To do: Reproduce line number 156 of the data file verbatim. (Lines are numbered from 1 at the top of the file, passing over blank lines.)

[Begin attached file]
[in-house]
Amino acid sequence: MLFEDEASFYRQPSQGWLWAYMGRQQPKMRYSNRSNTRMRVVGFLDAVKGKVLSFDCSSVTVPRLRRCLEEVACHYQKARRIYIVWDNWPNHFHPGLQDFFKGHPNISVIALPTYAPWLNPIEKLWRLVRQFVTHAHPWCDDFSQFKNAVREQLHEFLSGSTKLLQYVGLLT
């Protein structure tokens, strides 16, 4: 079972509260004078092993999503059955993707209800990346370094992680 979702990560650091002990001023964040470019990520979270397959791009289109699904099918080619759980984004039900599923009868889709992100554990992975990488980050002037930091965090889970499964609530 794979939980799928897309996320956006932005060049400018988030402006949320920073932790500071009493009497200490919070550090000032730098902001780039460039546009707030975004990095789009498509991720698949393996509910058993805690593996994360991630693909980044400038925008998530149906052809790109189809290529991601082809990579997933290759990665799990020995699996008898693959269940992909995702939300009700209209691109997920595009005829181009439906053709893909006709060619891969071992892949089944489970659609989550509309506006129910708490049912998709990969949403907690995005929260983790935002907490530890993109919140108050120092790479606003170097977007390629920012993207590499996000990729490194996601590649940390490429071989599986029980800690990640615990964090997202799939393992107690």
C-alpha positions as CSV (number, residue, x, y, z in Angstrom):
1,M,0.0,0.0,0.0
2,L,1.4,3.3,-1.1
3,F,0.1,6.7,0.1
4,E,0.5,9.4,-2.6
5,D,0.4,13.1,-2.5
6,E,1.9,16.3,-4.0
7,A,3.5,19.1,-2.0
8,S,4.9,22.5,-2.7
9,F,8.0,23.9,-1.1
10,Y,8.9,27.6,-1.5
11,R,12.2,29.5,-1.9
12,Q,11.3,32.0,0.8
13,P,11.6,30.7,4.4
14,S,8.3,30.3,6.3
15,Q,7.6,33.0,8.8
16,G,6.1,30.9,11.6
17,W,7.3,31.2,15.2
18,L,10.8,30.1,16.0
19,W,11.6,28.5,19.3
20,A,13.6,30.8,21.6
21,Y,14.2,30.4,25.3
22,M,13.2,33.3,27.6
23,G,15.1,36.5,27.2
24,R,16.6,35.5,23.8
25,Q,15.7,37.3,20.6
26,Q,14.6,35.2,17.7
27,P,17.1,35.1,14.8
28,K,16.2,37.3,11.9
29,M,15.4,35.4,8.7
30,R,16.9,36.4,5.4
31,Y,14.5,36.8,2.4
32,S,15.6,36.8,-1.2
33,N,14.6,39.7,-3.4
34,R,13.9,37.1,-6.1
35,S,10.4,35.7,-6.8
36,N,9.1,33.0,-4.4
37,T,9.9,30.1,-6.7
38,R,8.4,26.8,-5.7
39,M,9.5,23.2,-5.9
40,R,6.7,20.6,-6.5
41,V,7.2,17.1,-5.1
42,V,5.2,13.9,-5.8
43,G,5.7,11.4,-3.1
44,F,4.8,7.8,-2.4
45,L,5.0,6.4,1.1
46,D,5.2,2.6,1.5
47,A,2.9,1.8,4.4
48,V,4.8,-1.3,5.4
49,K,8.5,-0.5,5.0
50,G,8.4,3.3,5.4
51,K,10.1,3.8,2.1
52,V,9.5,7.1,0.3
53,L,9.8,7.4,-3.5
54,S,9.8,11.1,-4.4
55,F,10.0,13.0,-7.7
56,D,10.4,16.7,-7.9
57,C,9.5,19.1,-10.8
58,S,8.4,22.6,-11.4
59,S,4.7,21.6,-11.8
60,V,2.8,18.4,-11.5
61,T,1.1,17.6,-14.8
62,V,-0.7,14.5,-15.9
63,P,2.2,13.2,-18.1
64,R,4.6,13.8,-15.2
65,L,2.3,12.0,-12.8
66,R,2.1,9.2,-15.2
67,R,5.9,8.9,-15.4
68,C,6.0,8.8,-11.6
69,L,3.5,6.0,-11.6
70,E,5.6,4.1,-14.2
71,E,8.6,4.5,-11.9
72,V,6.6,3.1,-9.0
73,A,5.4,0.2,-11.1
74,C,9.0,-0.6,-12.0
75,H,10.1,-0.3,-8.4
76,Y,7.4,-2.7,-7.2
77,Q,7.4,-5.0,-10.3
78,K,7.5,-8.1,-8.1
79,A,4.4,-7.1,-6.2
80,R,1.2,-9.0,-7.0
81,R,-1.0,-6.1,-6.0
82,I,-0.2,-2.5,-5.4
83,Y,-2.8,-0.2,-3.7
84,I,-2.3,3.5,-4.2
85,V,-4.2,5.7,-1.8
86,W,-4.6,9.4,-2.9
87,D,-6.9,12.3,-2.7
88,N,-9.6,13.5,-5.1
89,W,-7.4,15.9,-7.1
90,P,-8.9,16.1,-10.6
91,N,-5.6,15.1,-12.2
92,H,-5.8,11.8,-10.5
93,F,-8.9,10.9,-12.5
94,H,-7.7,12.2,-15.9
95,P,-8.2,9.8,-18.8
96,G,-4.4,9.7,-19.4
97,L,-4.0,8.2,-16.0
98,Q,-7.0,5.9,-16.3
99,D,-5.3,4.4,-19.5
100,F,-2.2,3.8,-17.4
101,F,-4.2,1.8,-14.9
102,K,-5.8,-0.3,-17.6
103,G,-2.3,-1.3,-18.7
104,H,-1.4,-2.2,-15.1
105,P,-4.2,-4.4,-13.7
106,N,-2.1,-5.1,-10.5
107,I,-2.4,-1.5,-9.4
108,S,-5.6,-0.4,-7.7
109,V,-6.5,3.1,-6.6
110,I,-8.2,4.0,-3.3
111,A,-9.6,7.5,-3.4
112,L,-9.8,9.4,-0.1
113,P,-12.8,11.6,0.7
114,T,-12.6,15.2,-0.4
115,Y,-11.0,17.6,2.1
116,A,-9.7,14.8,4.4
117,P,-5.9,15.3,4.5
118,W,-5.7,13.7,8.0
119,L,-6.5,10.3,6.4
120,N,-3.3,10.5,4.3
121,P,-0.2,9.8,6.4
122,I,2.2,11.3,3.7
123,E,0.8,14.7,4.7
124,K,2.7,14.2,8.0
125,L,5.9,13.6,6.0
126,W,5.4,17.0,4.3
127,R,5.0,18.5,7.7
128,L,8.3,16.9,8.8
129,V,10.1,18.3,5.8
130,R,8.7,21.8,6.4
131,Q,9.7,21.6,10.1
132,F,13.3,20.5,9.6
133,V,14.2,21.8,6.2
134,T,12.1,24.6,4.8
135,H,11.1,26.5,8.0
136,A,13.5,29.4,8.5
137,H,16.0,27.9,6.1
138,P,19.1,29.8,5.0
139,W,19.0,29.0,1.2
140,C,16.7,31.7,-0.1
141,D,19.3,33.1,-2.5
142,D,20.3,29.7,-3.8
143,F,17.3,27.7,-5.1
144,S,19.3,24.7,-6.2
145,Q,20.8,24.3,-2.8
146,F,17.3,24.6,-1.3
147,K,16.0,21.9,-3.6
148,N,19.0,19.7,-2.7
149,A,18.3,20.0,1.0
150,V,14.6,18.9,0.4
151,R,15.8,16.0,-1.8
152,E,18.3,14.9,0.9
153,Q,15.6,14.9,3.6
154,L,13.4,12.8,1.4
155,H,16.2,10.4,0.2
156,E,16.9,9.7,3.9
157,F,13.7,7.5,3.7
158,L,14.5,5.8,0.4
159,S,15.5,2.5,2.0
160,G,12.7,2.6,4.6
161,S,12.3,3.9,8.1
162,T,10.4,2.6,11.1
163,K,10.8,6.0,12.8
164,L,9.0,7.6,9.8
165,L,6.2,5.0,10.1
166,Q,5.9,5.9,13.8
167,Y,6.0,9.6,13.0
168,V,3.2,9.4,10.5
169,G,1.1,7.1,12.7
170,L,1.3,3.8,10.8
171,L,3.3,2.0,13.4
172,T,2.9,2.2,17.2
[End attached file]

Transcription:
152,E,18.3,14.9,0.9